“The solution must be applied, Jeremiah, before it’s too late,” said the President. “It is regrettable that the world has come to this one final choice, but there it is. I have been charged with the decision.”
“Yes, sir.” The others had left the room, deep beneath the green forests and blue skies. “I understand.” Video screens showed city after city across the world, chaotic, empty, charred, war-torn. Here a crumbling palace, there a smashed office block, everywhere cratered, rubble-strewn roads. The last confrontation. The world’s fifteen billion were all but gone, in this, the year 2082. The skeleton of a child, its ivory hand still clutching a toy, lingered on the screen. The human race had succumbed to The Frenzy, a military virus codenamed Omega, designed to alter the behaviour of servicemen and other combatants in a war never fought. Now only two or three hundred thousand survived, filled with hatred induced by a mass psychotic illness, The Frenzy.
“Do we have the right, sir?” asked Jeremiah. The President regarded the small, intricate device between his perfectly manicured thumb and forefinger, his eyes discerning the microscopic precision of the engineering. They had over a million units waiting in the storage holds.
“We have gone beyond rights, my friend,” said the President. “You, I and the Advisors are the only ones left in control, the only government the world has. The superpowers, the developed world, the third world, are just memories. Human civilization rests with us, and the handful of survivors. The nations are gone, and humanity is on the brink of extinction.”
Jeremiah studied the screens once again. How had the race that had sent a man to the Moon, split the atom and raised great cities out of the dirt, come so low? The Advisors had already accepted the Great Solution, and had relinquished control to the President. The future was his to decide, and the means to guarantee the human race a future lay gently in his hands. A marriage of spiritual, technological, moral and social engineering, of ancient and modern, all coalesced in a wafer of bio-electronic mesh measuring less than a centimetre across and little more than a millimetre in width. At its heart was a genetic strand designed to reproduce and alter not just in the patient, but the patient’s progeny and the generations to come. The President pressed his hand to the panel on his desk, picking up more messages.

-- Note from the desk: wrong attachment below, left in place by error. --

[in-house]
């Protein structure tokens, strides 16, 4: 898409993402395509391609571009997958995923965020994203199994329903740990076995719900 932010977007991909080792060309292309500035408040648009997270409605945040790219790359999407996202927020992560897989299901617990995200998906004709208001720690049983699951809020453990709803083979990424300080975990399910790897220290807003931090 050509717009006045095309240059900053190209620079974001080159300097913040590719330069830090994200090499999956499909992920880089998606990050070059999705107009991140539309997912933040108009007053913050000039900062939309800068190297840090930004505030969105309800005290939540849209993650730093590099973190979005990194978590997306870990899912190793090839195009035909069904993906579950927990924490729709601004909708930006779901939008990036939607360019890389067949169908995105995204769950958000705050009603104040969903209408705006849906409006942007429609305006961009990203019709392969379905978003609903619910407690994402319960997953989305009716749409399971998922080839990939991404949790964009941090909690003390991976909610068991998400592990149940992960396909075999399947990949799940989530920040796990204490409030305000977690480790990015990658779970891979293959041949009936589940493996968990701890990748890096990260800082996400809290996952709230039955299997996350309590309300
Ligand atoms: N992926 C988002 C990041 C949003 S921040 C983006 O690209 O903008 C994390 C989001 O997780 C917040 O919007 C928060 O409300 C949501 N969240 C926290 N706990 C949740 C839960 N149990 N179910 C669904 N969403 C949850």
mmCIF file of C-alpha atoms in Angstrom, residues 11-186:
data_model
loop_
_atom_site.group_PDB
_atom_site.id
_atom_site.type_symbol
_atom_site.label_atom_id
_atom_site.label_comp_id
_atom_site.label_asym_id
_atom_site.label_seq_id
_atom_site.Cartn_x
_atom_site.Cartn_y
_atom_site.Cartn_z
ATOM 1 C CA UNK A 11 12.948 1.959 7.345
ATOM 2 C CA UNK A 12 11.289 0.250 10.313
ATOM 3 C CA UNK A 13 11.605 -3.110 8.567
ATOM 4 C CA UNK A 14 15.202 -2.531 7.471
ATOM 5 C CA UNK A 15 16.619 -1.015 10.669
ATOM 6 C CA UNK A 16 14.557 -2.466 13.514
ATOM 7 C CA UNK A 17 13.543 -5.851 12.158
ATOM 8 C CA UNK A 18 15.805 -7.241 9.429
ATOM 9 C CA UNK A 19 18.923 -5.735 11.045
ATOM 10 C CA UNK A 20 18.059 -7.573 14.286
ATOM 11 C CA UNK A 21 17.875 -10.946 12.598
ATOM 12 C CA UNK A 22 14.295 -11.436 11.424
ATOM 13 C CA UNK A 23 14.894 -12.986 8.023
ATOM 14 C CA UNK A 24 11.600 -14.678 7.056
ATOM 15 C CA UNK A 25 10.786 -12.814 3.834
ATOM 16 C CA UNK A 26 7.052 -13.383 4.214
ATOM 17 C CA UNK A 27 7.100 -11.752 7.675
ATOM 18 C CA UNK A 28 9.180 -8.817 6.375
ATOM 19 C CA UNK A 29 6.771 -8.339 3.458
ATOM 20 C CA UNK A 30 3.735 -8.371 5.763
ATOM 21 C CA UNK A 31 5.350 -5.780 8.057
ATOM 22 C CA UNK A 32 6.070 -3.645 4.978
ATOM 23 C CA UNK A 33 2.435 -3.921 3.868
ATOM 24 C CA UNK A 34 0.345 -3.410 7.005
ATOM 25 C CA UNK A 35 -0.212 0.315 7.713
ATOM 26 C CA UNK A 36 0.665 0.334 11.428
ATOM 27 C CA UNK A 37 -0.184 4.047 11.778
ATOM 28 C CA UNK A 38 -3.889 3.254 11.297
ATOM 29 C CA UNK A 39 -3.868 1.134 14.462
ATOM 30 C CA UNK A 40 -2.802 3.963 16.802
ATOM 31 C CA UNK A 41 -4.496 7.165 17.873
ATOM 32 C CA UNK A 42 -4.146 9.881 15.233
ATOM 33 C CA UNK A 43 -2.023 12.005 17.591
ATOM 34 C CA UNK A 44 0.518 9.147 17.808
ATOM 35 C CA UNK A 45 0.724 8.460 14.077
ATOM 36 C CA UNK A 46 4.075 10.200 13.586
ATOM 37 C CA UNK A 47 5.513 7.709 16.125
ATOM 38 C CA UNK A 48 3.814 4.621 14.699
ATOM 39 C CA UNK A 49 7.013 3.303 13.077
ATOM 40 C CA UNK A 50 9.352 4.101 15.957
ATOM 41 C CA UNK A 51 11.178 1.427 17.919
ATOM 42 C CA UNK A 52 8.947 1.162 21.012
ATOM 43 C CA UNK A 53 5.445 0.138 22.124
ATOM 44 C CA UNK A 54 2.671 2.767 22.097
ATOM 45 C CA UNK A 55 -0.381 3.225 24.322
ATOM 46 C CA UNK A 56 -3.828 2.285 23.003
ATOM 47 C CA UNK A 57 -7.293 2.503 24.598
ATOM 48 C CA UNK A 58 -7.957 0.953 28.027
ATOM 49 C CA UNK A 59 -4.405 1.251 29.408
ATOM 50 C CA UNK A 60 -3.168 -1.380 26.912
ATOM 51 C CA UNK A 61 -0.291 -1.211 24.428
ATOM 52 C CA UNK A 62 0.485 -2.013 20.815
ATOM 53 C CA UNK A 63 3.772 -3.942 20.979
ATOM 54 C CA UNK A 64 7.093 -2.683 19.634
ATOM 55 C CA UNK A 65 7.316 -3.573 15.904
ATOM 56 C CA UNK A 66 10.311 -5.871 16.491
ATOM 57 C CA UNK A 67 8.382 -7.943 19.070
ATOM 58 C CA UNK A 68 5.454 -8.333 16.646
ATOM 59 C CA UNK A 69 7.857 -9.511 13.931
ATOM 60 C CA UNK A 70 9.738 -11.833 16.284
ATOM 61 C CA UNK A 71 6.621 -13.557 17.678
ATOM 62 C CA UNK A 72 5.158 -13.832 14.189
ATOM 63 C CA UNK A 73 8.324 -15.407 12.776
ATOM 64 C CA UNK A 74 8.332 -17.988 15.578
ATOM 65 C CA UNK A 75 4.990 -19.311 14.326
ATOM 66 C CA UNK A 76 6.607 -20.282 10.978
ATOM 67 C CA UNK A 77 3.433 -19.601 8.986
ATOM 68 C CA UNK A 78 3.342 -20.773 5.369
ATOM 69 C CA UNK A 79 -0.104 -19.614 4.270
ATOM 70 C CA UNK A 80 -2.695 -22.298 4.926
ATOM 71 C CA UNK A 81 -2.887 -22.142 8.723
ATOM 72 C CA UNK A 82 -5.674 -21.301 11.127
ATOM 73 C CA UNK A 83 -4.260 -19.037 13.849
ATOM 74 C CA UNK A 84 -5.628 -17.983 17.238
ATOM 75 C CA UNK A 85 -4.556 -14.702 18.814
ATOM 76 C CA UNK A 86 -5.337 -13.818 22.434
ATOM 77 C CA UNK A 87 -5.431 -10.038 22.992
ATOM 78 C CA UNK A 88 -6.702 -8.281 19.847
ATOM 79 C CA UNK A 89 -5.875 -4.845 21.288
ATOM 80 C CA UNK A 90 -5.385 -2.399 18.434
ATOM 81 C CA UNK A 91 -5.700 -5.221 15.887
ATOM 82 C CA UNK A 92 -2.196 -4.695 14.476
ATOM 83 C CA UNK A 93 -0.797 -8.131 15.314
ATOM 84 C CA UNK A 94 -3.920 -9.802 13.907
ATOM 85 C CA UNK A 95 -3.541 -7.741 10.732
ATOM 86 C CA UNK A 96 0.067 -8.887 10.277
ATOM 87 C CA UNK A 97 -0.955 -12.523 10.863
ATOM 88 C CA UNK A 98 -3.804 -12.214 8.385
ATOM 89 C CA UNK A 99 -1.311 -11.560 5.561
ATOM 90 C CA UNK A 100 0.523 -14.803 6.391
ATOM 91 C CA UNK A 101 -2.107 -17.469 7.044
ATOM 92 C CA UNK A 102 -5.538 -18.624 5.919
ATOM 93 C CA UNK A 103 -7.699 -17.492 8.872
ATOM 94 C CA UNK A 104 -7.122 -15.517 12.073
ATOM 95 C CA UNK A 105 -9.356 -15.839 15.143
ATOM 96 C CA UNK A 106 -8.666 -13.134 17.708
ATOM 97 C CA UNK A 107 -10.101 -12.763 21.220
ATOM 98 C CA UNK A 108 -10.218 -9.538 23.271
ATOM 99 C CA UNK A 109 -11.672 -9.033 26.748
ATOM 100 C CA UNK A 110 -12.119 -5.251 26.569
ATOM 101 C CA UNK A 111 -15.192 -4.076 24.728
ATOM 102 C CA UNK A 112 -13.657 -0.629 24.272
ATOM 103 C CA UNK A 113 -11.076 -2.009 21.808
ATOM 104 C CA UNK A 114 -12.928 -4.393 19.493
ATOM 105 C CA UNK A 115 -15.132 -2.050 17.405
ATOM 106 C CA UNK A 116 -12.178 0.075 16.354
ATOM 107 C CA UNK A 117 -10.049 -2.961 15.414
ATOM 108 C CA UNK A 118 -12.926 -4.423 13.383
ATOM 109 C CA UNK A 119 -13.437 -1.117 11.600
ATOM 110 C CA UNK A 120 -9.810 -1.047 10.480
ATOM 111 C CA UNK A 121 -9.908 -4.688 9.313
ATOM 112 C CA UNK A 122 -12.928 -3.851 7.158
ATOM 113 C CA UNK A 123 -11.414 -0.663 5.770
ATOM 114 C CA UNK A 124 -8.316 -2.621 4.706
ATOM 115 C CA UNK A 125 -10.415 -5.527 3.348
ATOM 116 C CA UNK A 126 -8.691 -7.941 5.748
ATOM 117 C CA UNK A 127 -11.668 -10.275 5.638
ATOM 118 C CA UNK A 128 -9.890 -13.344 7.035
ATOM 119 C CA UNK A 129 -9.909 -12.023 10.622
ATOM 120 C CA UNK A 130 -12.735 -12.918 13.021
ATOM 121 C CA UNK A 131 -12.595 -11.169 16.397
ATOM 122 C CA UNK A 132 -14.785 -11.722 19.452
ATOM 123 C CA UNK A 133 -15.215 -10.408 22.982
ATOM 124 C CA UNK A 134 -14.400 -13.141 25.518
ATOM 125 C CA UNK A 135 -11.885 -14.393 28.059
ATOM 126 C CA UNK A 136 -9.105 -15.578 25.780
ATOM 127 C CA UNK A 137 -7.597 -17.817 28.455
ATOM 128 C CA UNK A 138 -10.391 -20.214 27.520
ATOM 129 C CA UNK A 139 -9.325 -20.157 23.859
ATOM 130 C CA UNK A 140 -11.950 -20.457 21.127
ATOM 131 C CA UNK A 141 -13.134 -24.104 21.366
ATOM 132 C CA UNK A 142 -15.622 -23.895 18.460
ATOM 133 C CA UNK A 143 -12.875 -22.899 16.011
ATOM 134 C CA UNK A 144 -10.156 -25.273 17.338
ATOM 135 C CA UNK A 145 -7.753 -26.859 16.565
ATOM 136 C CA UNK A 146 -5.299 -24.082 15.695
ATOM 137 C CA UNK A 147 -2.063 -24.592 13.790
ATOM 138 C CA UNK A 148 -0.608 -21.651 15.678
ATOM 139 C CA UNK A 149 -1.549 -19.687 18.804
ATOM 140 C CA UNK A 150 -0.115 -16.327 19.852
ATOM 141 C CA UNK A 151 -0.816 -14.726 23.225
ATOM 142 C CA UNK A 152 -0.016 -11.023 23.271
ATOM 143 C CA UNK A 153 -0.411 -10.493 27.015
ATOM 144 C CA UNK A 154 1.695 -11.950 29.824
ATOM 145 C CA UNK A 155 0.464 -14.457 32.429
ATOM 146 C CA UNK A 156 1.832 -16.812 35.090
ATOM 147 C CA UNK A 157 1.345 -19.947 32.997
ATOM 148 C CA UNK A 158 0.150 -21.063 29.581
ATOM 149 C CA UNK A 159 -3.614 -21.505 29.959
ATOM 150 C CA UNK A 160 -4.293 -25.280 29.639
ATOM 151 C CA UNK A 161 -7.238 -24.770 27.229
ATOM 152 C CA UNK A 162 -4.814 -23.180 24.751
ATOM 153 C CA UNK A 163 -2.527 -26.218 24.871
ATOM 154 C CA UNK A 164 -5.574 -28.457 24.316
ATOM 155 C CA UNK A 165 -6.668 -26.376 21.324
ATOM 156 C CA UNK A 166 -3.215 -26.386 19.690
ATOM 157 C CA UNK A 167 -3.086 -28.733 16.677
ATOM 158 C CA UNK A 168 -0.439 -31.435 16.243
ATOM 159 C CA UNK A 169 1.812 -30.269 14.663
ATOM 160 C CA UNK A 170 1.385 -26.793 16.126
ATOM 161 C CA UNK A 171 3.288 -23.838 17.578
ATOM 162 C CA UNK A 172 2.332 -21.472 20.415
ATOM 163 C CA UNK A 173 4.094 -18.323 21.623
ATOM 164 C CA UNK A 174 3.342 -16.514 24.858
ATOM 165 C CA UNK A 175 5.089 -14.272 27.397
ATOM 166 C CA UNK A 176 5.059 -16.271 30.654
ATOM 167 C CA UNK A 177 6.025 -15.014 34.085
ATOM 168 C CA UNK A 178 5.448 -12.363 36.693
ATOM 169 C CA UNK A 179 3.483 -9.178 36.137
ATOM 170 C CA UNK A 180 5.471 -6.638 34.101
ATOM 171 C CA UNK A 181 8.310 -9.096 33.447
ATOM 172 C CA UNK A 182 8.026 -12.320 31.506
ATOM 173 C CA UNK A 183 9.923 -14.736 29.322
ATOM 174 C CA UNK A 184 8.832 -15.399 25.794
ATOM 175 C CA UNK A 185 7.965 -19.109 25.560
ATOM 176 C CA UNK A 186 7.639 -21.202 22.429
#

“They have little time left before they annihilate each other, Jeremiah. Bring in the Advisors. They shall be first.”
The first of the Advisors stepped forward.
“Professor Gray,” said the President. The wild-eyed man before him was restrained by two guards equally as calm as the President and Jeremiah. The four of them regarded Gray and the other dozen human beings with a mixture of ignorance and contempt.
“Do it quickly, President,” said Gray. “We have little time left before we succumb to the Frenzy.”
“I understand, sir.”
“You have done well, President,” growled Gray, between gritted teeth. The temptation to tear his fellow humans limb from limb was almost unbearable. The Frenzy was almost irresistible. Only their foresight and the partial antidote had prevented them from going the way of the overwhelming majority of the human race and destroying each other at first sight.
“Thank you, Creator.”
“And you, Jeremiah, you have functioned beyond my expectations.” The Professor was struggling now to retain his humanity.
“Thank you, Creator. It has been a privilege.”